BROOKSVILLE — The Hernando school district earned a B this year, dropping from the A grade that prompted cheers this time in 2008.
But there was still reason to pat backs, school officials said Thursday after the state released the grades based on the results of the Florida Comprehensive Assessment Test.
"There are a lot of positives to this report," superintendent Wayne Alexander said. "I think we had a solid year."
After all, 16 of the district's 21 schools maintained their grades from last year, and those were mostly As and Bs.
All the elementary and middle schools earned an A or B this year.
Three schools improved. Eastside, Suncoast and Westside elementary schools all ticked up one notch to an A.
The total number of schools earning an A or B came in at 17, one fewer than last year.
And that's not including one school that took the FCAT for the first time.
Alexander said he was especially happy about the inaugural performance of Explorer K-8 in Spring Hill, which earned a B.
"I'm really, really, really pleased with Explorer coming out of the gate, with all their stresses of opening a new school, starting the gifted program and having more kids then we anticipated," Alexander said. "That says a lot about our staff and our leadership at that school in general."
Two schools slipped. Nature Coast Technical High School dropped one grade to a C; Spring Hill Elementary, from an A to a B.
Hernando came close to maintaining its overall A. The district earned 521 points this year, missing the top range by 4 points. The scale is based on the percentages of students that meet high standards or make gains in reading, writing, science and math.
"Four points," Alexander said with a heavy sigh. "Four points."
Areas of concern remain, though.
For the sixth straight year, the district failed to make adequate yearly progress as defined by the federal No Child Left Behind Act.
That's not a surprise considering how state and federal formulas differ, said Linda Peirce, the district's testing specialist. Few districts make the federal measure each year.
The state requires all students to make gains. To make it by federal standards, every category of student must perform at a proficient level. Hernando scored 72 percent.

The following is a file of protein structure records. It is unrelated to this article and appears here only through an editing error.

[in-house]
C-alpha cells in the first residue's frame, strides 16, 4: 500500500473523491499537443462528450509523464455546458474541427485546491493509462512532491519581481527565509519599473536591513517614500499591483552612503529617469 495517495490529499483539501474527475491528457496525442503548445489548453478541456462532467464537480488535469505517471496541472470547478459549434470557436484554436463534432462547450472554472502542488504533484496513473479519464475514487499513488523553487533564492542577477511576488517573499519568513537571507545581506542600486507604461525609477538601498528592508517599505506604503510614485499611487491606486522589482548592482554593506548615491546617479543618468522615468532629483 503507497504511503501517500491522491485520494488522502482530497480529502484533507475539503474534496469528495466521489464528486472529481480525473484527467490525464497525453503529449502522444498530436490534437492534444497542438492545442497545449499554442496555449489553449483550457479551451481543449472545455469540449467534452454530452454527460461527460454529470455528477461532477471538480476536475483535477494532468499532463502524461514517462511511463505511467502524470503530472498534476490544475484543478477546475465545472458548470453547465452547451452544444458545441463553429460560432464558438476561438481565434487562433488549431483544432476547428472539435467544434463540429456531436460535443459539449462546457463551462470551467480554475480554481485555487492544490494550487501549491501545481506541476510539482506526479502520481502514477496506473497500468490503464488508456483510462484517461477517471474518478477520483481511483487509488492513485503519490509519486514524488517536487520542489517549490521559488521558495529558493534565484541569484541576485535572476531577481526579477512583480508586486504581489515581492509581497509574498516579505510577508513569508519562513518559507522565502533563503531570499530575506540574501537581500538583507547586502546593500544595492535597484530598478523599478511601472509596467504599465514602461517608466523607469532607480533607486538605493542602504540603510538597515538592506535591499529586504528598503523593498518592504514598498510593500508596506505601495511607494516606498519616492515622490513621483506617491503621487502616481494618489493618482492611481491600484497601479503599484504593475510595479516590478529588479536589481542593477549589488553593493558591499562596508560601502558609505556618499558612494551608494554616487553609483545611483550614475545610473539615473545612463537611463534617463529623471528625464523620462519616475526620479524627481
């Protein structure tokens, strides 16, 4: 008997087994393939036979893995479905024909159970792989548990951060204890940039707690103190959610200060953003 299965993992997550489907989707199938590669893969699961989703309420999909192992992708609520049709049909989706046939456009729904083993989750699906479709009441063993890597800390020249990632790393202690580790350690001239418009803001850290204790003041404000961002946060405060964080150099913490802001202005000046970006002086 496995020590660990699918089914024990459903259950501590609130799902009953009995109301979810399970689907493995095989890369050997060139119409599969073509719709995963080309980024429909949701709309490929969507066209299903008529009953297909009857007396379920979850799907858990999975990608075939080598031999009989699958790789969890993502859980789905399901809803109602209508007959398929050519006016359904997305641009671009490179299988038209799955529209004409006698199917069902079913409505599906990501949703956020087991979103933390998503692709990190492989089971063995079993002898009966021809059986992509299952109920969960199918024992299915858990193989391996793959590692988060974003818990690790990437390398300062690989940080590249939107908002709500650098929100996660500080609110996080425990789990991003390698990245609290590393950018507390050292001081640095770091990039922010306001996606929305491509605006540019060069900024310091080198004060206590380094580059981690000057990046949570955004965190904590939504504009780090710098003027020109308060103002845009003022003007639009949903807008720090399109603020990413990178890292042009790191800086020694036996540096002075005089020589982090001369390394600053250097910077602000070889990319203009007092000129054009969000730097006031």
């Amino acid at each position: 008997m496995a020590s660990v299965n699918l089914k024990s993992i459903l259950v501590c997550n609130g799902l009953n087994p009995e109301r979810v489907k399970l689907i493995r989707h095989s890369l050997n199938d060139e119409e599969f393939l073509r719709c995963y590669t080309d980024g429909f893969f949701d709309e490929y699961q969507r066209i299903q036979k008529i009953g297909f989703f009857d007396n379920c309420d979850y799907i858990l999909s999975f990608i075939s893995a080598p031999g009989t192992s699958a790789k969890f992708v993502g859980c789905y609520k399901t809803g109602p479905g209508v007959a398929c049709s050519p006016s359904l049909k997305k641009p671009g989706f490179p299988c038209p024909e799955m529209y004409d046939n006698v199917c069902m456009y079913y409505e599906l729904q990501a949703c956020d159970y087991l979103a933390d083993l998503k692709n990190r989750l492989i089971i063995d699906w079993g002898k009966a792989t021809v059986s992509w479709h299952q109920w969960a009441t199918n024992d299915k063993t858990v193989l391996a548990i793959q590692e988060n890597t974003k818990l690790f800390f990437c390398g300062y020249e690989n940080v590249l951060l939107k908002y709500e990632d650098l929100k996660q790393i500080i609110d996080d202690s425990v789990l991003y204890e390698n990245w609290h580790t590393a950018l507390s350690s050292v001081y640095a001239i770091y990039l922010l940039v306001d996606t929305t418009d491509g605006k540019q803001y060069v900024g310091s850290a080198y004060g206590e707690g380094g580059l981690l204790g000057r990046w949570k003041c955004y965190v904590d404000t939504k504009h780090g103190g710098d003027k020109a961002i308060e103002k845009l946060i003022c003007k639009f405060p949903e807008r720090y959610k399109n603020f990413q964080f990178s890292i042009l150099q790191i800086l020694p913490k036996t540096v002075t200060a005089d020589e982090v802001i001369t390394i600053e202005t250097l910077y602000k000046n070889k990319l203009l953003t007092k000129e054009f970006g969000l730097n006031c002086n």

While Hernando met overall proficiency benchmarks in writing and math, the district fell short in reading.
Poor and minority students continue to struggle by the federal government's reckoning.
Black students missed proficiency benchmarks in reading and math; Hispanic students in reading; and economically disadvantaged students in reading and math.
Still, 13 schools either maintained or improved their AYP percentages.
"Seeing them get closer to that, and the bar continuing to be raised, is a positive," Peirce said.
The number of schools making AYP increased from four to five this year. Two of those, Brooksville and Westside elementary schools, have two of the district's highest poverty rates.
High schools struggle
Two of Hernando's four high schools helped contribute to a statewide trend of under-performance on the FCAT at the secondary level.
Hernando High saw its fifth straight D. Central High also earned a D, its second in a row.
The results are disappointing considering how hard students and teachers worked, Central principal Dennis McGeehan said.
Students in Central's lowest-performing quartile failed to make enough gains to get the school into the C range, McGeehan said. Tenth grade reading results continue to be a stumbling block, he said.
"We did a lot of things, working with our students and giving them the opportunity to show improvement," he said. "As hard as they worked, something just didn't come across."
McGeehan said he'll continue to encourage his staff.
"They need to keep their heads up," he said. "They have a very tough job in very tough times."
Despite troubling high school performance locally and statewide, state officials boasted that more schools than ever made A grades this year: 1,822, or 62 percent.
Suncoast Elementary principal Jean Ferris was happy her students and staff helped make it happen.
Ferris said the school made a particular effort to prepare special-needs students.
"They worked hard and it paid off," Ferris said. "I feel like the proud mama."
Tony Marrero can be reached at firstname.lastname@example.org or (352) 848-1431.